Dennis Berg’s favorite ornament is a small heart-shaped ornament with a picture of Santa on it and two little girls that has been in his family for five generations. It originally belonged to his great grandmother Anna Schalk Berg. “It was handed down from Great Grandma Anna to my Grandma Laura to my mother Paula and when she passed away our home inherited many decorations for Christmas,” writes Berg, of Rochester Hills, in an email. “It is easily over 100 years old.” To this day, this papier-mache ornament still hangs on the tree.
A bauble from
Katherine and Jim Dowling of Farmington were vacationing in England in the fall of 2001 when Katherine got sick and had to be hospitalized for 10 days. “The people of England were united in their kindness and concern for Americans in the wake of the 9/11 bombings and extremely kind to me, ‘the American patient,’” writes Katherine in an email. After she recovered, she came back to the U.S. with only one souvenir: a Union Jack ornament from Harrods.
Unfortunately, the ornament broke when it fell from the couple’s tree that Christmas. Saddened at the loss, Jim contacted Harrods the following Christmas to get a replacement. The news wasn’t good. He “emailed Harrods for a replacement and the reply was that none were made for the 2002 Christmas season. However, the next day he received another email from the same person saying that she had found one,” writes Katherine. “She quickly wrapped and shipped the package which arrived just in time.” Katherine says they now keep “bauble” – “Harrods word for ornament,” says Katherine – safely displayed in a glass dome year-round in the living room.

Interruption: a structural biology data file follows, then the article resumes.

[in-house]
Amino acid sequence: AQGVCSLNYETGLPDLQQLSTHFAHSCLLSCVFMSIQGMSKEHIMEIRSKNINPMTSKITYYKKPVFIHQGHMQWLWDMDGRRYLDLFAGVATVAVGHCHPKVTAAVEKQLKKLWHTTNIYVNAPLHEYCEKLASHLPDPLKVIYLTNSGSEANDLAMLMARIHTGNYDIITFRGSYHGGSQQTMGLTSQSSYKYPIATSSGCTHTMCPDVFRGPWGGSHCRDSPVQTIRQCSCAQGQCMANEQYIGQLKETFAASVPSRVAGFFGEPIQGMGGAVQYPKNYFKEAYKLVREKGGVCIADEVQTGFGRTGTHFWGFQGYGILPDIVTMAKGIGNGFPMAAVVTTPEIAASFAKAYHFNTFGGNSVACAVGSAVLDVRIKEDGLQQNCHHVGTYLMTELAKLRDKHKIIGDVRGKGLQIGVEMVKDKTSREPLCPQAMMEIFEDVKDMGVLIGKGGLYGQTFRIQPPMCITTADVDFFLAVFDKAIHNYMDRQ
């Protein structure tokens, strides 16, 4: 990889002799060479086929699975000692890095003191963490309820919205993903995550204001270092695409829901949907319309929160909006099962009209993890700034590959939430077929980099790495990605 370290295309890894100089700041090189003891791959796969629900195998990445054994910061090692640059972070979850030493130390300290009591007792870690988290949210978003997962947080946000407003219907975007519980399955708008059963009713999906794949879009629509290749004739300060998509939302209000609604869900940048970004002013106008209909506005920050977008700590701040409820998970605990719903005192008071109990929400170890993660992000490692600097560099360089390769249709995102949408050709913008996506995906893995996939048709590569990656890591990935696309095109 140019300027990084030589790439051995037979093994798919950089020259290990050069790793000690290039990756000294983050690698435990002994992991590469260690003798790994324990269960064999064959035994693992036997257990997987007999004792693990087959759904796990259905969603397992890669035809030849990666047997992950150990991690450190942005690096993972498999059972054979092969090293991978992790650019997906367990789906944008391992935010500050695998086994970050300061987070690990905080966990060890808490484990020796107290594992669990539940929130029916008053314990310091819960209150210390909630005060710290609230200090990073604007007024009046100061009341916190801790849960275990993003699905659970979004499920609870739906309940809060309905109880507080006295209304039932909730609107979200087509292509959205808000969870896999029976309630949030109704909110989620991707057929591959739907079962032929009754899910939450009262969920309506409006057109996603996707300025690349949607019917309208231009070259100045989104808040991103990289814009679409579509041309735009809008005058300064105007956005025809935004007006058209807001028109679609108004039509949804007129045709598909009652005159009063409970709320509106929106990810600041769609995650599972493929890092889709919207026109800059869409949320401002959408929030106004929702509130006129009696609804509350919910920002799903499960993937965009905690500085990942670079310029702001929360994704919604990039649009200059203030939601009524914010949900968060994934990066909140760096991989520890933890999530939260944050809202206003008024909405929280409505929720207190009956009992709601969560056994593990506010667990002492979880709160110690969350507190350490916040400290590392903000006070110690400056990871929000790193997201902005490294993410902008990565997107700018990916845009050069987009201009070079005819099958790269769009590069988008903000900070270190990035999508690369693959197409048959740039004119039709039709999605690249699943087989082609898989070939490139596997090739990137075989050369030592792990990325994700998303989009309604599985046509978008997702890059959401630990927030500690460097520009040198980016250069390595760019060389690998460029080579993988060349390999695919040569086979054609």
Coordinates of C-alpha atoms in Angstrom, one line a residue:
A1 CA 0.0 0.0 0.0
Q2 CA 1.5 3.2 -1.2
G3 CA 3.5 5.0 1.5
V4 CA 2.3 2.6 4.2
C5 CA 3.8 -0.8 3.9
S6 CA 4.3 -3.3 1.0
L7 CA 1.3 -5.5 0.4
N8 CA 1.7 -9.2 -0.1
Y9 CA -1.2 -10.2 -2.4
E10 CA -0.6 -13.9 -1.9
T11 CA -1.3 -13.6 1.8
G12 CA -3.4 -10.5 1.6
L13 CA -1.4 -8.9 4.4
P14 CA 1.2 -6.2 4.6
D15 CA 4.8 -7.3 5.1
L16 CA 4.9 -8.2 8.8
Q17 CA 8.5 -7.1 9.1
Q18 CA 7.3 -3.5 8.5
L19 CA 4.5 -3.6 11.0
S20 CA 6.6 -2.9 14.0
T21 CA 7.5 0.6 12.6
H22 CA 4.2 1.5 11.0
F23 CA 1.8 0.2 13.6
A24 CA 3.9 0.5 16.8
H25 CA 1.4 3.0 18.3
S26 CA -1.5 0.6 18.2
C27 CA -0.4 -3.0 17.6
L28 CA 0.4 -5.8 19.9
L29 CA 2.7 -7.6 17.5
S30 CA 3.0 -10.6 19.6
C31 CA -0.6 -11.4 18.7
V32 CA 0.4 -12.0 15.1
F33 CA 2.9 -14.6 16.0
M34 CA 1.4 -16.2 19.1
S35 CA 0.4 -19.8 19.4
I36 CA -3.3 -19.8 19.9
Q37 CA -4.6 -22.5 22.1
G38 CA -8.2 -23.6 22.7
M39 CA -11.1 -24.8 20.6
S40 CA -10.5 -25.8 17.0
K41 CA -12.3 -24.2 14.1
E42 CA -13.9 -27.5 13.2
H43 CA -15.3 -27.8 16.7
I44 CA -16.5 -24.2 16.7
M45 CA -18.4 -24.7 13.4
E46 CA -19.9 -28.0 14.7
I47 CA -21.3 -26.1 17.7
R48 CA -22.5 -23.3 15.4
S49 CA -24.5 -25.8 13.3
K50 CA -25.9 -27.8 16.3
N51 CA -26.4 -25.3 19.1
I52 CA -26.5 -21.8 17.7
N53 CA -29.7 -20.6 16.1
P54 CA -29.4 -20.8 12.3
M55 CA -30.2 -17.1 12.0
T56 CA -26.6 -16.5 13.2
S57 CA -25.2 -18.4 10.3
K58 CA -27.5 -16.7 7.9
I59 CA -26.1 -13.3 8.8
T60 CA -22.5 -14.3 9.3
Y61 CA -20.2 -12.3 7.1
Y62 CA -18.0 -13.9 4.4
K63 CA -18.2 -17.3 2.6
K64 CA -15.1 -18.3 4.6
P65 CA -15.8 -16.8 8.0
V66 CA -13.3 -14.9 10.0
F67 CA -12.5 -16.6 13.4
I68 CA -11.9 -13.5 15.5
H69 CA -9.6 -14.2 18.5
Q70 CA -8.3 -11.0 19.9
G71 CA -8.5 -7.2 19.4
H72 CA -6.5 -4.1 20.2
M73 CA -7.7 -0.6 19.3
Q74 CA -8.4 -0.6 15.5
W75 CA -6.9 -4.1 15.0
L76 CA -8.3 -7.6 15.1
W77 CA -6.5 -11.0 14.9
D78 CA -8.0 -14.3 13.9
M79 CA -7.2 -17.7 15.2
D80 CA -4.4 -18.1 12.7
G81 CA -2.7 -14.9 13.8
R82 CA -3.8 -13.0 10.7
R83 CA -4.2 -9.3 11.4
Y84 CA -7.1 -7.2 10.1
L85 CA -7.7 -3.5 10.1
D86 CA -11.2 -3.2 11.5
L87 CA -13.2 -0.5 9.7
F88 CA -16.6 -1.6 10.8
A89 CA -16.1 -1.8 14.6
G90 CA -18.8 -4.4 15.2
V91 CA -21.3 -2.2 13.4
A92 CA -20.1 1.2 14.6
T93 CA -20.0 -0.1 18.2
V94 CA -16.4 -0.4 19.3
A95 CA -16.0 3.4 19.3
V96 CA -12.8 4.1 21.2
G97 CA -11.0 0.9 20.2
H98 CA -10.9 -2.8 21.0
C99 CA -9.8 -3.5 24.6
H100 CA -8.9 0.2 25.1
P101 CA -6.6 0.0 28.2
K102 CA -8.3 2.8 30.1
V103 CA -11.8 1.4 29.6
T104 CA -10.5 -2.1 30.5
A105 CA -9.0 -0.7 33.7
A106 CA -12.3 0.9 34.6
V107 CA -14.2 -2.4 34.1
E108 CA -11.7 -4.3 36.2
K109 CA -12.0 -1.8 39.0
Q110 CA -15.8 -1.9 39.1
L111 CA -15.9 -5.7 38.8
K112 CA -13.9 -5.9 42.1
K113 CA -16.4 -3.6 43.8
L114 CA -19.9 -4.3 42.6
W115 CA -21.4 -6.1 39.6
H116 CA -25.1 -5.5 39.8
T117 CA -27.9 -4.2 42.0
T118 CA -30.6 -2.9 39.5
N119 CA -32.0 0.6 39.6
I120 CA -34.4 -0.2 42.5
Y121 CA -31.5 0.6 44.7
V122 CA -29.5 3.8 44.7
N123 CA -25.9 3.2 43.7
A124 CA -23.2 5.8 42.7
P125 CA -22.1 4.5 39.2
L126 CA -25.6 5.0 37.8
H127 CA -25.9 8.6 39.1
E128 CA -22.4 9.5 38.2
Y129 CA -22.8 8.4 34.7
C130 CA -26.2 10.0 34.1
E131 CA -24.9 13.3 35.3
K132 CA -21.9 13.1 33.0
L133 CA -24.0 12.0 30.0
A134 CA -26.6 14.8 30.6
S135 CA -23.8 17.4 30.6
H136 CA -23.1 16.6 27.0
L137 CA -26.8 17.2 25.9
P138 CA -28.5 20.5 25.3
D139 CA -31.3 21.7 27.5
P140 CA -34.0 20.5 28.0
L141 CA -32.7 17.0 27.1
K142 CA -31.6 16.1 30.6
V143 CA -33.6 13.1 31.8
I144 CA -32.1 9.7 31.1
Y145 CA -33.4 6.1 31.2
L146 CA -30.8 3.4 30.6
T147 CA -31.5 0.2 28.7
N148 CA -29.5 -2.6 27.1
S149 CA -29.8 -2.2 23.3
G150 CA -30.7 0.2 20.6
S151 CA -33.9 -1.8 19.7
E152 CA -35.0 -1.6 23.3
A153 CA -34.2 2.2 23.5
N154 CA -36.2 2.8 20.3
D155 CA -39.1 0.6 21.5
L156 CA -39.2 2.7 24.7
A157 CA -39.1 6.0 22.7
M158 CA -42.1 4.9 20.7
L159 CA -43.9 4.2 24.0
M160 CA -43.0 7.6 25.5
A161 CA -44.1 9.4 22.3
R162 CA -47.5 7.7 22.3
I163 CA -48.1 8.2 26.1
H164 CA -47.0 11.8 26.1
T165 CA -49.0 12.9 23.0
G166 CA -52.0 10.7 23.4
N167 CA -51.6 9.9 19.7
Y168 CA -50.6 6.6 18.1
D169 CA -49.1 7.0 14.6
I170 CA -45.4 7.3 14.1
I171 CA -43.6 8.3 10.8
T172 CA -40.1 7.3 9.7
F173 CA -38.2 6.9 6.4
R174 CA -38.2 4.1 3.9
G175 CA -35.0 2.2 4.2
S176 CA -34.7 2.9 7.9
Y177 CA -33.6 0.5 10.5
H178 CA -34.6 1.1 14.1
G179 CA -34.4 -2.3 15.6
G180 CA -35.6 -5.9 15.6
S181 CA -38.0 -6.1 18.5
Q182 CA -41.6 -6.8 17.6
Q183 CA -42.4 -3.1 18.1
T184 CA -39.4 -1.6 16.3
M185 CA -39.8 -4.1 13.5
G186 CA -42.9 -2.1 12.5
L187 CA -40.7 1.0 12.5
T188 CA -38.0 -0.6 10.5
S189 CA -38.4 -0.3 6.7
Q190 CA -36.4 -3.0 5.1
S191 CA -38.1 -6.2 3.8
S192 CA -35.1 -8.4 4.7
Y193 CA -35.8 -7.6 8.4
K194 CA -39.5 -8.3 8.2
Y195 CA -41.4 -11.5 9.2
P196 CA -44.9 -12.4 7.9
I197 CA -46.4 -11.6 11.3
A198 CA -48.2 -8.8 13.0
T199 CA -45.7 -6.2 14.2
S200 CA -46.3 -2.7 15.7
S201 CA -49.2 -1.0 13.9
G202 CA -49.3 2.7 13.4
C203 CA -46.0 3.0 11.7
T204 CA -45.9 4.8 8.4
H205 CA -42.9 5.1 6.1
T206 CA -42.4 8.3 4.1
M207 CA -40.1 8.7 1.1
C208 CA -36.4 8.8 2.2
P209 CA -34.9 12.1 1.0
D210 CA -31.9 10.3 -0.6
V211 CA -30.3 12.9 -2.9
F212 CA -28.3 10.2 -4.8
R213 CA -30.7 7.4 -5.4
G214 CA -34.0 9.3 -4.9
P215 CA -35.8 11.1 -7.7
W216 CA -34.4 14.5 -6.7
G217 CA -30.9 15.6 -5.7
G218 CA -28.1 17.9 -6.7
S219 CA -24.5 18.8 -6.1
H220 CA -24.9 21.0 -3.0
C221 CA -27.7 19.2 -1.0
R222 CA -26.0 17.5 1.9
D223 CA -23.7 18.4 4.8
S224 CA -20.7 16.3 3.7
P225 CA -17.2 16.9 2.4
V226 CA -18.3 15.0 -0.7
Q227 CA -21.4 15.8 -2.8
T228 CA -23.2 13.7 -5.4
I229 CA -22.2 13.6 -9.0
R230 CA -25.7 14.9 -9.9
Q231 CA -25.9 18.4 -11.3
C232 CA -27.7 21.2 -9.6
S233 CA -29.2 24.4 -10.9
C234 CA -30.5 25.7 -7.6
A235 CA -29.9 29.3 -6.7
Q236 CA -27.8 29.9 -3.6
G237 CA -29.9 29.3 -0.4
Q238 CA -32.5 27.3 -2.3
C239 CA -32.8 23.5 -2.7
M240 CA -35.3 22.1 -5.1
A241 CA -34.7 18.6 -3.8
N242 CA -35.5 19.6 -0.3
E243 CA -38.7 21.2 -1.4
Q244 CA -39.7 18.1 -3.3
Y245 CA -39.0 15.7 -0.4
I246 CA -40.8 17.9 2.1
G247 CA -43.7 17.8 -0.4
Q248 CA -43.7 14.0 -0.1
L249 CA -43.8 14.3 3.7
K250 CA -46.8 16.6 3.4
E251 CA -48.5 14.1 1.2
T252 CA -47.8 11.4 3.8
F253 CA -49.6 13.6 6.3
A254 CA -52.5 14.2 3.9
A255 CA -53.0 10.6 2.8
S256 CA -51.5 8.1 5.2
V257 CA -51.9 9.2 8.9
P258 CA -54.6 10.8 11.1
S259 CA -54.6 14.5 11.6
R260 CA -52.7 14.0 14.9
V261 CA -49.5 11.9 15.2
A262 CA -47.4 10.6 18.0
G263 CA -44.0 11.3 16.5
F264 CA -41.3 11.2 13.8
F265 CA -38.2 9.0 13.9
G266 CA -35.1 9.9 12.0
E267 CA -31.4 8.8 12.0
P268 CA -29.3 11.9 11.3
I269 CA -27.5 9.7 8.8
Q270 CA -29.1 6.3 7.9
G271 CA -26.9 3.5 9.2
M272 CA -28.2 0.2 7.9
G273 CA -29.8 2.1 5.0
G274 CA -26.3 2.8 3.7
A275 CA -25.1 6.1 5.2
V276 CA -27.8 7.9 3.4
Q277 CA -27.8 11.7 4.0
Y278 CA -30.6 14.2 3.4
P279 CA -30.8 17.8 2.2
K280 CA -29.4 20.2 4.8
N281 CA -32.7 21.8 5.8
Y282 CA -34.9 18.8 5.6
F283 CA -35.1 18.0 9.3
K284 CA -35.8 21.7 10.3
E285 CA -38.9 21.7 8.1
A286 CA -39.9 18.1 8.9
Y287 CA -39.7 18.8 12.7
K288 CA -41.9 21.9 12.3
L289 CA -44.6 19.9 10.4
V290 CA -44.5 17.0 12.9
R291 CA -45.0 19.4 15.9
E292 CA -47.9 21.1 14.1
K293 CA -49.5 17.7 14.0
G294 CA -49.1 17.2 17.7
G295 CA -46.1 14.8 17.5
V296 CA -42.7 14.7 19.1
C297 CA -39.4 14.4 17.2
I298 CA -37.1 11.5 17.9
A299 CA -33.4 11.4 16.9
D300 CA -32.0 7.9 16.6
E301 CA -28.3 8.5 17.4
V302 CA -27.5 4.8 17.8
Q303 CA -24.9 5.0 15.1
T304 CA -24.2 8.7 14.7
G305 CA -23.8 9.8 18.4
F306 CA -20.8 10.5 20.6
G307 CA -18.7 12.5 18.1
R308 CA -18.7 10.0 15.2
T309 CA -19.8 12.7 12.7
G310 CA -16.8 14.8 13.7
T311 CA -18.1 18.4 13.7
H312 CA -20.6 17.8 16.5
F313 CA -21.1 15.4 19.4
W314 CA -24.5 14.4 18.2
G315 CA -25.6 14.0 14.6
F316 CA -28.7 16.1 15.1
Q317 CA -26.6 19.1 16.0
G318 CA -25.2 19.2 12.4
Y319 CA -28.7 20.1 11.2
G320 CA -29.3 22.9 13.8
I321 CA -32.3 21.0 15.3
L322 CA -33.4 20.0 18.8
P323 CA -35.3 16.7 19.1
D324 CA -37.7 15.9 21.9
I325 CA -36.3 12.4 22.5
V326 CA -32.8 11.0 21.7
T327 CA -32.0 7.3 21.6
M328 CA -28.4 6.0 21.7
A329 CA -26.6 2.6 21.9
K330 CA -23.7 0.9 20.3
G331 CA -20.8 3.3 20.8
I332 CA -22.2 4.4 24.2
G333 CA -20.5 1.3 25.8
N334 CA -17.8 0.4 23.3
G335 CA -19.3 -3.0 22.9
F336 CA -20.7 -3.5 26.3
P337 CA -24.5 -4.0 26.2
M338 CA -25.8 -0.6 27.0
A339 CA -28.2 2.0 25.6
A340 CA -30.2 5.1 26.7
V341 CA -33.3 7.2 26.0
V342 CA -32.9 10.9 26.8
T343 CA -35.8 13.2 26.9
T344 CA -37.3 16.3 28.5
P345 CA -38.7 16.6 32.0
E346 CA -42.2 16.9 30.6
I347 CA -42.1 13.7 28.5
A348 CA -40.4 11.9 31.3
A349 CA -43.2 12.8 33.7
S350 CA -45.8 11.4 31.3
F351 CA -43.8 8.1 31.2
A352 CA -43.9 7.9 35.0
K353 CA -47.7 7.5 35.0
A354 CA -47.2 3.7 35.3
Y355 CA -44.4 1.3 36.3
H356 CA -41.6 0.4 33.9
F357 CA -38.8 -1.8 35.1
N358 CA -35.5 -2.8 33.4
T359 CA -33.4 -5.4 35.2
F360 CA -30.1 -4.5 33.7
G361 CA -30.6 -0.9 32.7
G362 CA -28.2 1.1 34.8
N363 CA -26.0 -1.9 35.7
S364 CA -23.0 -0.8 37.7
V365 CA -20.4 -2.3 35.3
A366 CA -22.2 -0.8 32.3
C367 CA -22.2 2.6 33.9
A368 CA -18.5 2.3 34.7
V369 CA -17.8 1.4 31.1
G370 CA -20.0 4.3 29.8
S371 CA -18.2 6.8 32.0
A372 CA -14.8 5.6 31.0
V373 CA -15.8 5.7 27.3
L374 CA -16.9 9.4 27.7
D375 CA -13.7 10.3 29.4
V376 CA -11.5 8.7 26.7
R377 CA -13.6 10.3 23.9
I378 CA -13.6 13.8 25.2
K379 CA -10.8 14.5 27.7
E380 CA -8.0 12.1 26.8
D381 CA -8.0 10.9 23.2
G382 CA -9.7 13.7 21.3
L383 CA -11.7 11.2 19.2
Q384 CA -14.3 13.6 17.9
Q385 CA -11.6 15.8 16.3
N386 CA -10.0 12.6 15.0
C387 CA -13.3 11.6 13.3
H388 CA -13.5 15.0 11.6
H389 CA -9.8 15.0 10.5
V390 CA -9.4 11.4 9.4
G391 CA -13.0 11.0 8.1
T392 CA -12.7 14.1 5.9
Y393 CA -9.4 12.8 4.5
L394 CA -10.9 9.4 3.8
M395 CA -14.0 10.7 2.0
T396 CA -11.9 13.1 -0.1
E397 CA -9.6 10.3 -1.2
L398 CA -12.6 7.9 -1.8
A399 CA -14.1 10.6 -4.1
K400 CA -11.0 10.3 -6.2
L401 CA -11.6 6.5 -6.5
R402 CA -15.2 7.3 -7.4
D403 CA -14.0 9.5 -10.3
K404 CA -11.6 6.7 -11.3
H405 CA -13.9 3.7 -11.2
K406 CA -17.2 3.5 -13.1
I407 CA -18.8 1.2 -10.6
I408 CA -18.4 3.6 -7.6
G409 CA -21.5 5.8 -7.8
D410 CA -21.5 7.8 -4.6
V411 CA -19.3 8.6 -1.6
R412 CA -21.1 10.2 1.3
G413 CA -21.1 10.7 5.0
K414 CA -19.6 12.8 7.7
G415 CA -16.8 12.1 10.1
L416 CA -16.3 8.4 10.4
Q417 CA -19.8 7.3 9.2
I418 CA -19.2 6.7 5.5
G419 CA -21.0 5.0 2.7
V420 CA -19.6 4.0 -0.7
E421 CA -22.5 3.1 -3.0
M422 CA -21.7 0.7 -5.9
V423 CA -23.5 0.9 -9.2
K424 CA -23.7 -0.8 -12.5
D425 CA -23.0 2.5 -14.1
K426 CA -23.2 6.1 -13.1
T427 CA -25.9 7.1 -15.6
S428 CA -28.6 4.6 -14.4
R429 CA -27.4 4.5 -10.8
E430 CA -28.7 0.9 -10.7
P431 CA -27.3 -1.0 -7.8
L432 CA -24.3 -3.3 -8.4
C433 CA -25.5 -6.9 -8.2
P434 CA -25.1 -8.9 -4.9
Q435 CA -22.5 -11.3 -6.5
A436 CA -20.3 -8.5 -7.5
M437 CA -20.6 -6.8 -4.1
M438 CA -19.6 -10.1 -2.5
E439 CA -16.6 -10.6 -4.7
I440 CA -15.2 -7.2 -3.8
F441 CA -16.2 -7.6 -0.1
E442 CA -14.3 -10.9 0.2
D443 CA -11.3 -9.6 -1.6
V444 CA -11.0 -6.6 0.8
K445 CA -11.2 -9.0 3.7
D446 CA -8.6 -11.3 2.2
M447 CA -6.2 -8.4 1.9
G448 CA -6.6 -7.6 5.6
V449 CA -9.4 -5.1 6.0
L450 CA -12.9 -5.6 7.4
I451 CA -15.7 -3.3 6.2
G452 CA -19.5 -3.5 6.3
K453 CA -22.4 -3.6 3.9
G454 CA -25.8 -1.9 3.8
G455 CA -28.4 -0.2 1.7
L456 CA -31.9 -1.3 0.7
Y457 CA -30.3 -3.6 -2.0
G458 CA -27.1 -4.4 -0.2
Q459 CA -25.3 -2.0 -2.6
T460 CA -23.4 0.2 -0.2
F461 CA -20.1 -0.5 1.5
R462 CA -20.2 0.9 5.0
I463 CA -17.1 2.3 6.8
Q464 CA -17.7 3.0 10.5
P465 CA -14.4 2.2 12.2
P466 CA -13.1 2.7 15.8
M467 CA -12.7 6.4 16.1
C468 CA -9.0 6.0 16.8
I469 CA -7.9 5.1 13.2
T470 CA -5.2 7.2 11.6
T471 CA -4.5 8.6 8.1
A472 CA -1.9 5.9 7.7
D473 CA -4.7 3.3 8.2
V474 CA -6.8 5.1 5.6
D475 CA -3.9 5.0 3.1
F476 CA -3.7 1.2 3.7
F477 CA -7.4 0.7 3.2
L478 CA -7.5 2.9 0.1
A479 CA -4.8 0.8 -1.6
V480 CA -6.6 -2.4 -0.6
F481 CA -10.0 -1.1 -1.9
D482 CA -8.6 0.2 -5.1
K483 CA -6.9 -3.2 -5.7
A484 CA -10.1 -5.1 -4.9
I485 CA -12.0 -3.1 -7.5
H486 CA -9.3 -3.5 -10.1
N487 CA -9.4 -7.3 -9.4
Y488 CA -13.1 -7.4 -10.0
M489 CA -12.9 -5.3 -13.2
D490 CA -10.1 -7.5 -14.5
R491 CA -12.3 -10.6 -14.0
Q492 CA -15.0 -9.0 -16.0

A wedding invitation and a Christmas bulb
Alexi Koenig’s favorite ornament isn’t from a store or family member. It isn’t even that old. It’s actually made from a piece of stationery, albeit an important one: her wedding invitation. After Alexi and her husband, Ryan, got married in January 2014 in New Orleans, Stephanie Marquez, Alexi’s matron of honor, made the couple an ornament, cutting out words from their invitation. “R + A for Ryan & Alexi,” writes Koenig of Dearborn. “I absolutely love it!”
An ornament that pays tribute